The Blacklist of Japanese Universities (http://www.debito.org/blacklist.html), where listed institutions have a history of offering unequal contracted work (not tenure) to its full-time faculty (usually foreign faculty) has just been updated.
Substantiated by a recent job advertisement in the Chronicle of Higher Education, brand-new Akita International University (founded in 2004) has been added with the following writeup:
NAME OF UNIVERSITY: Akita International University (Private)
LOCATION: 193-2 Okutsubakidai, Yuwa, Tsubakigawa, Akita-City, Akita
EMPLOYMENT ABUSE: Despite wanting PhDs (or the equivalent) for faculty, AIU offers 3-year contracted positions with no mention of any possibility of tenure, plus a heavy workload (10 to 15 hours per week, which means the latter amounts to 10 koma class periods), a four-month probationary period, no retirement pay, and job evaluations of allegedly questionable aims. In other words, conditions that are in no visible way different from any other gaijin-contracting “non-international university” in Japan. Except for the lack of retirement pay.
SOURCE OF INFORMATION: Job advertisement in the Chronicle of Higher Education, dated September 2, 2006. http://chronicle.com/jobs/id.php?id=0000469416-01 (archived on the Blacklist at http://www.debito.org/aiudata.html). Other unofficial sources of dissent available on the Chronicle’s forums (links may obsolesce) at http://chronicle.com/forums/index.php?topic=28632.0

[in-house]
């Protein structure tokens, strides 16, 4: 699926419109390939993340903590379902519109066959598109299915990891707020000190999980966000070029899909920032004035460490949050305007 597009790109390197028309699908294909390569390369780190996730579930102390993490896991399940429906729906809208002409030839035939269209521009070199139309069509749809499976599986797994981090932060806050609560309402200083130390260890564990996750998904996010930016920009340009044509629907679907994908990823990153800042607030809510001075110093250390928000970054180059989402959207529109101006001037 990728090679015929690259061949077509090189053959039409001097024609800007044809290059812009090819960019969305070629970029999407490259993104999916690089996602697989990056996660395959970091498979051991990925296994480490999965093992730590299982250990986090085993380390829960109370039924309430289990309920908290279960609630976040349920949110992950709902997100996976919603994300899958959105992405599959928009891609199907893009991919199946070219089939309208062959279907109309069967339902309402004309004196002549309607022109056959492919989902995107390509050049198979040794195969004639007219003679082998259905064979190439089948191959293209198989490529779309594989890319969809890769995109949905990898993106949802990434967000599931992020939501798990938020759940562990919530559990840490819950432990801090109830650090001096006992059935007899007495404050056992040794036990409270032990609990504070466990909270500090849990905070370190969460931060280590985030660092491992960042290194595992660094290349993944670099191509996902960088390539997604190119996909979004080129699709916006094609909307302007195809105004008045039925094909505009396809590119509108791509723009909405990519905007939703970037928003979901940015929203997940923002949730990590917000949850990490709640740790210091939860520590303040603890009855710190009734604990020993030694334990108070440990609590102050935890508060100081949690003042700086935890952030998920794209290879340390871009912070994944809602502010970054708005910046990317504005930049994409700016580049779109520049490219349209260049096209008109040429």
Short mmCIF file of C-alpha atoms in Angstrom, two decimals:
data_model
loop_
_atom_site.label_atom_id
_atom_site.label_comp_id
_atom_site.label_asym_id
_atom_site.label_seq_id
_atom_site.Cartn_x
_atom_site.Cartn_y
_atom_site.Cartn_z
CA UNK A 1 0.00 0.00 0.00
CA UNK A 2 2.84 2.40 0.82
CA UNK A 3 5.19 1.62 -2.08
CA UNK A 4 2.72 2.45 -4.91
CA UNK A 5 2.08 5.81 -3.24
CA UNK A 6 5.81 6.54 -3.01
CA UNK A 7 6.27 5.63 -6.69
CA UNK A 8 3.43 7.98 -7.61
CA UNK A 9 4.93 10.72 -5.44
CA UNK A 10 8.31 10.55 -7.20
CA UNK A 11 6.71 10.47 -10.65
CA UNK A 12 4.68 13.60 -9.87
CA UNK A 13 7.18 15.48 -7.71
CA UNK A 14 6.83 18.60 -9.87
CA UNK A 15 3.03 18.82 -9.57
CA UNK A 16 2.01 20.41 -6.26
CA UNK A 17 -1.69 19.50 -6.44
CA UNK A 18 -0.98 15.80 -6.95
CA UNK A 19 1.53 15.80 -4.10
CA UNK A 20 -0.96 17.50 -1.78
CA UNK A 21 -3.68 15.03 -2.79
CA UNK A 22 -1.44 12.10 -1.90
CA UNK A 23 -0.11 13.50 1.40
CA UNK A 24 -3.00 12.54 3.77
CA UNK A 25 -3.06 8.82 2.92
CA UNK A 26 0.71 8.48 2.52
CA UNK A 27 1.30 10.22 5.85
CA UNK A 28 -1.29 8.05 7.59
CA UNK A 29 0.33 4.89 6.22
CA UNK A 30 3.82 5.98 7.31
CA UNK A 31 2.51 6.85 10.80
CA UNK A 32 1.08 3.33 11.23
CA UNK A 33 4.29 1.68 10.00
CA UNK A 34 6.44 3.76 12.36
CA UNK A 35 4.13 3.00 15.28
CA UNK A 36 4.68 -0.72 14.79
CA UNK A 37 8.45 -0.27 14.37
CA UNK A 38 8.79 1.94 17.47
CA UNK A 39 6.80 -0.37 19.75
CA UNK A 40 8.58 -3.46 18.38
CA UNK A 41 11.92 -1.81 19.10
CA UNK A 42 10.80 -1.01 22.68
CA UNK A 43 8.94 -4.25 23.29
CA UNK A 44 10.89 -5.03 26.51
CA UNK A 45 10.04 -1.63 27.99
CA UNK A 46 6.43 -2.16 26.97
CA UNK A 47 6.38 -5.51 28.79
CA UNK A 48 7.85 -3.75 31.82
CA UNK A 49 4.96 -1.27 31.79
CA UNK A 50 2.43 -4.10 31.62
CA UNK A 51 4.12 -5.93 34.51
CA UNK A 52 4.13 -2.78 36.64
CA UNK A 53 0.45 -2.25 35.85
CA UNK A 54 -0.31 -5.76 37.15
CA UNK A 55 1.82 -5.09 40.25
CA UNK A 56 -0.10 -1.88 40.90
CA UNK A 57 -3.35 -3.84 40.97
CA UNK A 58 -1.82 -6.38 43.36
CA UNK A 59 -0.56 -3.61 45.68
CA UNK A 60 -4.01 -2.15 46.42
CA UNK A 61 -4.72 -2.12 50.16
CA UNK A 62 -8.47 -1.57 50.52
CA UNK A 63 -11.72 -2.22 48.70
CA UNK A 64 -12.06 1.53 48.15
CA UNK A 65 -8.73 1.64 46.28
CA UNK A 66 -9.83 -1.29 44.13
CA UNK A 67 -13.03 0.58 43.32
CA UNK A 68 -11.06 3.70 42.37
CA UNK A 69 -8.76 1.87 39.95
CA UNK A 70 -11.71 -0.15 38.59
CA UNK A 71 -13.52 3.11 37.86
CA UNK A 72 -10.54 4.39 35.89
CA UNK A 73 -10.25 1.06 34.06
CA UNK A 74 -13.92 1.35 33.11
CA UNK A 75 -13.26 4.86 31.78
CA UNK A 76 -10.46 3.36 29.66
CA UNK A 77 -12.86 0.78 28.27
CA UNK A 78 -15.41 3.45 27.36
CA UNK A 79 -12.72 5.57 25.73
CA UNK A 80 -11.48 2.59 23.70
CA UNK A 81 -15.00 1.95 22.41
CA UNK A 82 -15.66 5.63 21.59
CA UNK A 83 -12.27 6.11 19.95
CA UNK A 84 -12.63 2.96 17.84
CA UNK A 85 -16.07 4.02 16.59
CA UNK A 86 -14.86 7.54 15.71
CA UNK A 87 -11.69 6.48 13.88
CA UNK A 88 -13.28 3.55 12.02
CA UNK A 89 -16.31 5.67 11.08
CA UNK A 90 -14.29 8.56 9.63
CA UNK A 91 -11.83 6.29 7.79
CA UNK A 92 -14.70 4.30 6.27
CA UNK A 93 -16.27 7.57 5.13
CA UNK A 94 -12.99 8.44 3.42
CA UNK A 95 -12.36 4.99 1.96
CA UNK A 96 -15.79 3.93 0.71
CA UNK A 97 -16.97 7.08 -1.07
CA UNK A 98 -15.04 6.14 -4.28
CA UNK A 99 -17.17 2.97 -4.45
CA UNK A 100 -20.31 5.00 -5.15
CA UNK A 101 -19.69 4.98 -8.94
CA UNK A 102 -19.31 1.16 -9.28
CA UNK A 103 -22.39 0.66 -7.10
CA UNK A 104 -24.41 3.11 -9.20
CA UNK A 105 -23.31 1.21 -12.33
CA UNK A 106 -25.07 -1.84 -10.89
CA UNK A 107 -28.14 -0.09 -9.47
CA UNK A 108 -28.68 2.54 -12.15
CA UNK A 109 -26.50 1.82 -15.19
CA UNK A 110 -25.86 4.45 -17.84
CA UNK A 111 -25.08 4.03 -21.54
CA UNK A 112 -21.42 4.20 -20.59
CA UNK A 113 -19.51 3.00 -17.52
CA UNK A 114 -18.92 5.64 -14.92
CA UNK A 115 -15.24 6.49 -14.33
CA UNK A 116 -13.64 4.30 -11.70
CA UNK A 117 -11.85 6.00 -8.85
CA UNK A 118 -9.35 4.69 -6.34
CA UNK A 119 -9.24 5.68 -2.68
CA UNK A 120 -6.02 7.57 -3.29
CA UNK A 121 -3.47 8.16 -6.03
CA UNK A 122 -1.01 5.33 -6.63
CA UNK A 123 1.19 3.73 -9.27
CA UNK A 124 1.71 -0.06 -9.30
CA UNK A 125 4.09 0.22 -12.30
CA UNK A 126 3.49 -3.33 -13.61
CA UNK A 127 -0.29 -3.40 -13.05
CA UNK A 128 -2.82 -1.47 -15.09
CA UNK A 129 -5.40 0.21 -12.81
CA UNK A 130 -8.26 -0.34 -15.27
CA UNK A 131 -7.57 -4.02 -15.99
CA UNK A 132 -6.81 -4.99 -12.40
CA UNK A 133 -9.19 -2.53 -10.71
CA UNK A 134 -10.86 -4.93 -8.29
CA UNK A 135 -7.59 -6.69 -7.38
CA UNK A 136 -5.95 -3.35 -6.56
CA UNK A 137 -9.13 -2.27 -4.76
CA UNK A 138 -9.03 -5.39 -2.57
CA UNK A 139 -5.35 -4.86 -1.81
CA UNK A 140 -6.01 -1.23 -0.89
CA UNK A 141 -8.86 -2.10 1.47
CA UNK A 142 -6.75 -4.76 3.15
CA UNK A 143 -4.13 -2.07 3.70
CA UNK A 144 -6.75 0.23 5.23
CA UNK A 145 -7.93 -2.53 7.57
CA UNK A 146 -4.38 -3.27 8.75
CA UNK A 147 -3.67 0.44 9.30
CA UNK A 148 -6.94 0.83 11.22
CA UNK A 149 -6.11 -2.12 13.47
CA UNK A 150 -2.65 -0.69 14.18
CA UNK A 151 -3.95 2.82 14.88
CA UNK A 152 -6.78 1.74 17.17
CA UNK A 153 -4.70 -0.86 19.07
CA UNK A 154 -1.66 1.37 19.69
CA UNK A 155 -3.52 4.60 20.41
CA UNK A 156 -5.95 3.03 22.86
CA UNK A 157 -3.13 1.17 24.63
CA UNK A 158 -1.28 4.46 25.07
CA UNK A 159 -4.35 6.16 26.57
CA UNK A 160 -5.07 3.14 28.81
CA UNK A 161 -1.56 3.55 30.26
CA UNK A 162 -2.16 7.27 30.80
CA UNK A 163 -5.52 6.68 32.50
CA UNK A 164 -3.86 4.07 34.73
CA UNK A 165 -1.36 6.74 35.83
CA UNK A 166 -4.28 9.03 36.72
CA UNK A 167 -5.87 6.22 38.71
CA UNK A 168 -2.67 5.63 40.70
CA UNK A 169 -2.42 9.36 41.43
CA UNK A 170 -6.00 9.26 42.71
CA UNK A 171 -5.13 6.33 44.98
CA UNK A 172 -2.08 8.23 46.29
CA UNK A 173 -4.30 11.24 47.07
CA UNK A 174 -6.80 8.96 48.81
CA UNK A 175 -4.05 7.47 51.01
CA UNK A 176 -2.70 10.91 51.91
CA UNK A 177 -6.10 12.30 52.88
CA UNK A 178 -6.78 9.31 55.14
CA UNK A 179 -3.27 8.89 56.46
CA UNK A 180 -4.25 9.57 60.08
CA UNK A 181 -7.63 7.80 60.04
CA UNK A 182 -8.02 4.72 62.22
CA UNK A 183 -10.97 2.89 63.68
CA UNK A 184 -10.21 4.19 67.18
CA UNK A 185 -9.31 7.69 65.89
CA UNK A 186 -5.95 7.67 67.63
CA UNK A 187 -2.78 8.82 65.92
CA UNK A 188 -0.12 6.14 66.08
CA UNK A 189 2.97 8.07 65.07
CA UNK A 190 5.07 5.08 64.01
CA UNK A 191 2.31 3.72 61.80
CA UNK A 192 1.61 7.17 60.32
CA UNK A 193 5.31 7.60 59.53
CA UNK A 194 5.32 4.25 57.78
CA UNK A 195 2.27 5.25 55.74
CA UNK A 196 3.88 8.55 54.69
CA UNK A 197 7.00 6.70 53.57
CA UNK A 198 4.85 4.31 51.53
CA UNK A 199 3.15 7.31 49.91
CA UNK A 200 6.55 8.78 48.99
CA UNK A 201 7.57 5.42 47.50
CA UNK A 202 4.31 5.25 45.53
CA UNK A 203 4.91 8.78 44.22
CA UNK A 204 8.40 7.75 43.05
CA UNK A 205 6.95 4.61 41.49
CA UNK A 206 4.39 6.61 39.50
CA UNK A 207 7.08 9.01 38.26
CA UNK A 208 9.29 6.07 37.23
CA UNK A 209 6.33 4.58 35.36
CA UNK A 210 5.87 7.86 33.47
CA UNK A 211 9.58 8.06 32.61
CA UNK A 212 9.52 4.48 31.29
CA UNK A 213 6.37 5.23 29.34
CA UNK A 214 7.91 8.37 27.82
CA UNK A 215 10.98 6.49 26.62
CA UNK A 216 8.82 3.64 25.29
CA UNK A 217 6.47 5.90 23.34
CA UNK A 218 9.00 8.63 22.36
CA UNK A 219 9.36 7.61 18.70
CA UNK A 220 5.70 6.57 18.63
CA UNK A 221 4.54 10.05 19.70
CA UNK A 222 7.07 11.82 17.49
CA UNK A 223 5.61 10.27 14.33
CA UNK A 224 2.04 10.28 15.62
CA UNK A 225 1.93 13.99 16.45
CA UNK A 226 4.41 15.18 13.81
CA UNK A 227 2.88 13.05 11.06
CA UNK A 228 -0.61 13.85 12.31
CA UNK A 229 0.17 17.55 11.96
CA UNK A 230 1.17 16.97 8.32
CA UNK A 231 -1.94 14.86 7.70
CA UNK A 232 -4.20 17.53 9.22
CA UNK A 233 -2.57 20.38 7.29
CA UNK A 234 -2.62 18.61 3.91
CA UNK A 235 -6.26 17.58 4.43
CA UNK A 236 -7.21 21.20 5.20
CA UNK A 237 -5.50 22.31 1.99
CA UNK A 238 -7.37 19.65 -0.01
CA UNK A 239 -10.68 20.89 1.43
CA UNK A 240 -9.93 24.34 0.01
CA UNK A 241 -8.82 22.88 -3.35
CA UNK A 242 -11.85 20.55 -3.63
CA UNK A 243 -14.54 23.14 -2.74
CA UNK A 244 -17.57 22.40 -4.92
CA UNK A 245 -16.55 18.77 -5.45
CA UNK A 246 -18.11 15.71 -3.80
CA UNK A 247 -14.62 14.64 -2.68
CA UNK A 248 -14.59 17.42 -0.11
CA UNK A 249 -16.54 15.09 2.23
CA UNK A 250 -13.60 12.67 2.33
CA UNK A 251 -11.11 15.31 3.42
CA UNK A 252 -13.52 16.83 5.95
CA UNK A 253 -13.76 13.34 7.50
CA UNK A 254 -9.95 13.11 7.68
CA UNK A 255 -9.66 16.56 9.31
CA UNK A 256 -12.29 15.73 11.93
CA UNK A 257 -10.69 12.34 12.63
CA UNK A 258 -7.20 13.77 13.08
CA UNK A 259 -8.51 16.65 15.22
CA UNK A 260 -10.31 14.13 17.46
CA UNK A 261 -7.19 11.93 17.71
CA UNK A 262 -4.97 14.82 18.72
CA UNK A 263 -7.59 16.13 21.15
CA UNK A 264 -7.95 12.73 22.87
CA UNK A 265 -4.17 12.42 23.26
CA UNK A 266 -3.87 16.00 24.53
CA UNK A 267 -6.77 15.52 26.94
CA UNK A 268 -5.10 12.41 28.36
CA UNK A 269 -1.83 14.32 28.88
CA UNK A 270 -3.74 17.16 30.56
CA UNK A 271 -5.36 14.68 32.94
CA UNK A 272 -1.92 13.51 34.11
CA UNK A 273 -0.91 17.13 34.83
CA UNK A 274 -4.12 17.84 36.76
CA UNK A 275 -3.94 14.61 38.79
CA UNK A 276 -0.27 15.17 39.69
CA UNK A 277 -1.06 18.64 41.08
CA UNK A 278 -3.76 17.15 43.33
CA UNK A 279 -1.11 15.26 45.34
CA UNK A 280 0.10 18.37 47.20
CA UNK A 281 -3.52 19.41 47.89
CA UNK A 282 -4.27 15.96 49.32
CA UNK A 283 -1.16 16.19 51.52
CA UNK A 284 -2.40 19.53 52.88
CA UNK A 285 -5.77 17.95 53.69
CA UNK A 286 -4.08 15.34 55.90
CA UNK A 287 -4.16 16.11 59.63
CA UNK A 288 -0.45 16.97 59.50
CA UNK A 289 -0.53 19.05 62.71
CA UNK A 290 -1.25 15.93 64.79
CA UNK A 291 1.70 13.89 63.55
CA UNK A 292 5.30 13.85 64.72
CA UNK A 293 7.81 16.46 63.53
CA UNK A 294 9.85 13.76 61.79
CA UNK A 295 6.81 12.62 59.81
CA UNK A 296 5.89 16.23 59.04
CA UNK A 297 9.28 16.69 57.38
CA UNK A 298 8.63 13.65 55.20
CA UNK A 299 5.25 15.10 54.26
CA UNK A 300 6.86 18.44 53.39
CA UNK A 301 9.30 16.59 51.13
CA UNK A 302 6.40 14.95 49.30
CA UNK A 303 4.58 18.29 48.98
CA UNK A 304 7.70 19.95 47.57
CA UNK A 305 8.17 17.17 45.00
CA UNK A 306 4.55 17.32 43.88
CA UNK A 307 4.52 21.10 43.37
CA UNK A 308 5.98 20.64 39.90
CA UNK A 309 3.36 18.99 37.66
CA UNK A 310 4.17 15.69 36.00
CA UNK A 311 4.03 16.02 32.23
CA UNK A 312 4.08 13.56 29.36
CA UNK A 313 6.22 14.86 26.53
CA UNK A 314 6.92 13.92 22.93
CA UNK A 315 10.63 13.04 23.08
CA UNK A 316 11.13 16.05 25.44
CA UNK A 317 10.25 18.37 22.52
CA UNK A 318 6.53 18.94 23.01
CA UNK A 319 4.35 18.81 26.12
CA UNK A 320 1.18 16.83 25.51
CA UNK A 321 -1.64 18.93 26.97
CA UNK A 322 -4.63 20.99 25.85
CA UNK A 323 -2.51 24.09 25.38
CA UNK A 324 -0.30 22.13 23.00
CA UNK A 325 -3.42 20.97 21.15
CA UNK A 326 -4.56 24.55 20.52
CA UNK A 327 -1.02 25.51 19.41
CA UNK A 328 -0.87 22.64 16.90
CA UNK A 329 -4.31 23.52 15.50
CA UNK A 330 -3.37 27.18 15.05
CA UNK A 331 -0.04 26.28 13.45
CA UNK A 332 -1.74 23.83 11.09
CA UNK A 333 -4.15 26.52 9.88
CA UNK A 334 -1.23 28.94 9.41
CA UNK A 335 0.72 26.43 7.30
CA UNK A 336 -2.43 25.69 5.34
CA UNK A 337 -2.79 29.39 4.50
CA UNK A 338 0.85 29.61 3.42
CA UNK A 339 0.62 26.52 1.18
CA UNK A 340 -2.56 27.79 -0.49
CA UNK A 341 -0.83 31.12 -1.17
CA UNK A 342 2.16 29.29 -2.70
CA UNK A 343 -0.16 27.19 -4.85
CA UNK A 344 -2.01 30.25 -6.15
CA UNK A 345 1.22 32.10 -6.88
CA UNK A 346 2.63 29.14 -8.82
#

Sad to see, given that this “revolutionary” university has the following mission statement (from their website at http://www.aiu.ac.jp/cms/index.php?id=23):
“In today’s globalized world, peaceful solutions to a wide range of serious problems require unusual capacities to understand and respect diverse values and to assume world perspectives. AIU aims to contribute to world peace by educating young people through a unique, liberal arts education and a heavy international focus.”
The university might help its value diversity and strong liberal arts education by offering its well-educated faculty more secure jobs, for a start. Instead, it’s just going down the same path of other Japanese universities–contracting all its foreigners.
Ironically, the “revolutionary” thing about this university is that apparently nobody has tenure there–contract work applies to Japanese too.
Why contracted work is in fact problematic; links to essays from:
September 11, 2006